Greetings from the estate planning lawyers of Dorsey & Whitney. We send our best wishes to you and your loved ones for continued good health, and we write to bring you up to date on a few matters of current interest.
The current extreme volatility in the financial markets is unsettling to all of us, but it offers estate planning opportunities. Sharply lower equity prices and interest rates make gift and leveraged gift strategies particularly attractive. Specifically, it is an opportune time to consider:
- Gifts of equities to grantor retained annuity trusts (GRATs)
- Gifts of equities to long-term generation-skipping trusts (GST Trusts)
- Installment sales of assets to intentionally defective grantor income trusts (IDGITs)
- Low-interest loans to family members or trusts
- Refinancing existing installment sales or loans
As of January 1, the federal estate and gift tax exemption was increased to $11.58 million per taxpayer. The exemption is scheduled to remain at its current level (adjusted for inflation) through 2025. On January 1, 2026, the exemption is scheduled to fall to $5 million plus inflation adjustments, but depending upon the outcome of the next election cycle, the reduction could occur much sooner and the exemption could be even less than $5 million. This is another reason to consider proactive estate planning steps in 2020.
Retirement Plan Changes
The SECURE (Setting Every Community Up for Retirement Enhancement) Act (the “Act”) became effective on January 1, 2020. The Act changes the rules governing contributions to and distributions from qualified retirement plans and Individual Retirement Accounts (IRAs), including Roth IRAs. The changes are significant and may necessitate revisions to your estate plan. We summarize the key changes here:
Modification of required distribution rules for beneficiaries. Under prior law, an individual who inherited a qualified retirement plan or IRA was permitted to take out or “stretch” the required minimum distributions over his or her entire lifetime. The Act repeals this advantageous rule for deaths that occur on or after January 1, 2020. Now, in most cases, individual beneficiaries must completely withdraw all retirement benefits by the end of the tenth year following the year of the plan participant or IRA owner’s death (the “10-year rule”).
There are five types of individual beneficiaries who are wholly or partially exempt from the 10-year rule and granted “special status”: surviving spouses, minor children of the participant, disabled individuals, chronically ill individuals, and individuals not more than 10 years younger than the plan participant or IRA owner (e.g., siblings). For a minor child, the 10-year rule does not take effect until the child reaches the age of majority. Surviving spouses and most other “special status” beneficiaries may continue to stretch required minimum distributions over their entire lifetimes. For children of the participant and all other beneficiaries, the Act will significantly accelerate their withdrawal of retirement benefits and in many cases increase the income taxes due on those withdrawals.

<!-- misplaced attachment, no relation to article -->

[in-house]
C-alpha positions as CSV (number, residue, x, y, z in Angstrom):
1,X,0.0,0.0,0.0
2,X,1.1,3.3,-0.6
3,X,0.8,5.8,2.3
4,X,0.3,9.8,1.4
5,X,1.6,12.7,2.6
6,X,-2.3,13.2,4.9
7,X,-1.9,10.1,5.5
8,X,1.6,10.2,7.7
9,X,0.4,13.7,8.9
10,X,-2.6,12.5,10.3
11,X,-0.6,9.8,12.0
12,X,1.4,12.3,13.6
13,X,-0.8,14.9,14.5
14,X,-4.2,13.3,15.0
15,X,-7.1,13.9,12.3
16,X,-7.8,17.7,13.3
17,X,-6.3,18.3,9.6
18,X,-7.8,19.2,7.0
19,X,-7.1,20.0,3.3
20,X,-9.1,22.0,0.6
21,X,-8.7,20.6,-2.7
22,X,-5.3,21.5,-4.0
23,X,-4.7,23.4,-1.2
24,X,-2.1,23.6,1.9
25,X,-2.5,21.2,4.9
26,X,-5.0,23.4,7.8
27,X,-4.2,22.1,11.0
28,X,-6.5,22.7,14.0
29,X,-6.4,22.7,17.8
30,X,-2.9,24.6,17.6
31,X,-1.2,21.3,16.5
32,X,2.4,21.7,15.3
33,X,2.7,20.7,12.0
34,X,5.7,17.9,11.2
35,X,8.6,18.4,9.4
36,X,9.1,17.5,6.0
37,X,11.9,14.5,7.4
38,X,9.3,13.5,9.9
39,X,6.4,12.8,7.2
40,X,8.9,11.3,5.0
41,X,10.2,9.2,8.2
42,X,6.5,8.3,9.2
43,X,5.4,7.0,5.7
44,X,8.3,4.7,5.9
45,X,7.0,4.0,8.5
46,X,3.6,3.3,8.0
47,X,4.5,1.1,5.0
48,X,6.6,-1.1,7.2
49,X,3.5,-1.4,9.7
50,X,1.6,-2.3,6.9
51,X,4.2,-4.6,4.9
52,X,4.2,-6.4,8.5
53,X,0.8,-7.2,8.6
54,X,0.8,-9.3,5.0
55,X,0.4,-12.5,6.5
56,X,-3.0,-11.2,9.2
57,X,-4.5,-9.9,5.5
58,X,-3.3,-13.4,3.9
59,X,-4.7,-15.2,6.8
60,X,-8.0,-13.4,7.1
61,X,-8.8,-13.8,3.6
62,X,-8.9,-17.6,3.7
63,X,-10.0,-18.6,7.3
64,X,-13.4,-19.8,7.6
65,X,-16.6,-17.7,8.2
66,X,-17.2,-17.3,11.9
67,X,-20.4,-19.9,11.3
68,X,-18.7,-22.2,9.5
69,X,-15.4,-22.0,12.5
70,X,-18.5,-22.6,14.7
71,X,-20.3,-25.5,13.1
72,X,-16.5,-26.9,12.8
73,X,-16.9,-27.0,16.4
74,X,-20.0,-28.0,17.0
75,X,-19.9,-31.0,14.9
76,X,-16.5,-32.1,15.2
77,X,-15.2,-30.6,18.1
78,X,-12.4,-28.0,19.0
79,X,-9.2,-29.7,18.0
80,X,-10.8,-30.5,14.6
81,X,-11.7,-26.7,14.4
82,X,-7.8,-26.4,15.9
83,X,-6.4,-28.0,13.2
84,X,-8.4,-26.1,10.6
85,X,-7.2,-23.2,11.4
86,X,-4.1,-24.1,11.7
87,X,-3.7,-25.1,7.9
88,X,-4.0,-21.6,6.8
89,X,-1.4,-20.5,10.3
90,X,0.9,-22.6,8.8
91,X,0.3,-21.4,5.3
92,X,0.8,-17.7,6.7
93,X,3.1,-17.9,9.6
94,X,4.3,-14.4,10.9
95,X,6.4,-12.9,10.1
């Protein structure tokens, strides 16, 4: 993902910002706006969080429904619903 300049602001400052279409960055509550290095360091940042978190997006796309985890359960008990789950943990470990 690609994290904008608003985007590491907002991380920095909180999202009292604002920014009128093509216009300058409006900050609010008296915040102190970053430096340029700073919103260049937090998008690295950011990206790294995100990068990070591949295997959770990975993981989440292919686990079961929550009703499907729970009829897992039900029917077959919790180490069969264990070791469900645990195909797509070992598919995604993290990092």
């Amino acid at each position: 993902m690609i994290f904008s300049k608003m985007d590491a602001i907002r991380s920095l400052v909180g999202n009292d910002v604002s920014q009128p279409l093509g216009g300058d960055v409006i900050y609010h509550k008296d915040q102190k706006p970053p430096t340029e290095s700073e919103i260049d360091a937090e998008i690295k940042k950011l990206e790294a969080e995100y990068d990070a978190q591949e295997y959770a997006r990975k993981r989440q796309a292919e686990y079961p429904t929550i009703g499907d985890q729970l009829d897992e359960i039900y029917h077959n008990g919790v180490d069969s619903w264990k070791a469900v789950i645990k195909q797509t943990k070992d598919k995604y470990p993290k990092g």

Under current and prior law, if the beneficiary of the retirement benefits is an estate or a trust (other than a “see-through trust”), all retirement benefits must be completely withdrawn by the end of the fifth year following the year of the plan participant or IRA owner’s death (the “5-year rule”).
An employer-sponsored qualified plan may have its own policies regarding the continued administration of plan benefits for beneficiaries in the event of the employee-participant’s death. Such policies may require withdrawal even sooner than what is required by law (but usually a rollover option is available).
If you or your spouse has a large qualified retirement plan or IRA or if your current estate plan includes provisions directing a retirement benefit to a trust for a beneficiary other than your spouse, we encourage you to review your beneficiary designations and estate plan in light of these changes.
Repeal of maximum age for traditional IRA contributions. Under prior law, an individual could not make a tax-deductible contribution to a traditional IRA for the year in which the individual reached age 70-1/2 or any later year. The Act repeals this prohibition. An individual may now make tax-deductible contributions to a traditional IRA regardless of age so long as he or she has compensation income.
Increase in age for taking required minimum distributions. Under prior law, an individual generally was required to begin taking required minimum distributions from his or her qualified plan or IRA on April 1 of the calendar year following the calendar year in which the individual reached age 70-1/2. The Act increases the applicable age from 70-1/2 to 72. This change is effective for individuals who had not reached the age of 70-1/2 on December 31, 2019 (i.e., those born after June 30, 1949). This change also applies for the purpose of determining when a surviving spouse who is the beneficiary of a deceased spouse’s qualified plan or IRA must begin taking required minimum distributions. The Act left unchanged the rule allowing a participant (other than a 5% owner or IRA holder) to delay the start of distributions beyond age 72 until April 1 of the year after the year in which the participant retires.
The Dorsey estate planning team is fully operational and stands ready to assist you. Please get in touch with us here if you would like to discuss any of the matters outlined above. In the meantime, please be safe and stay healthy!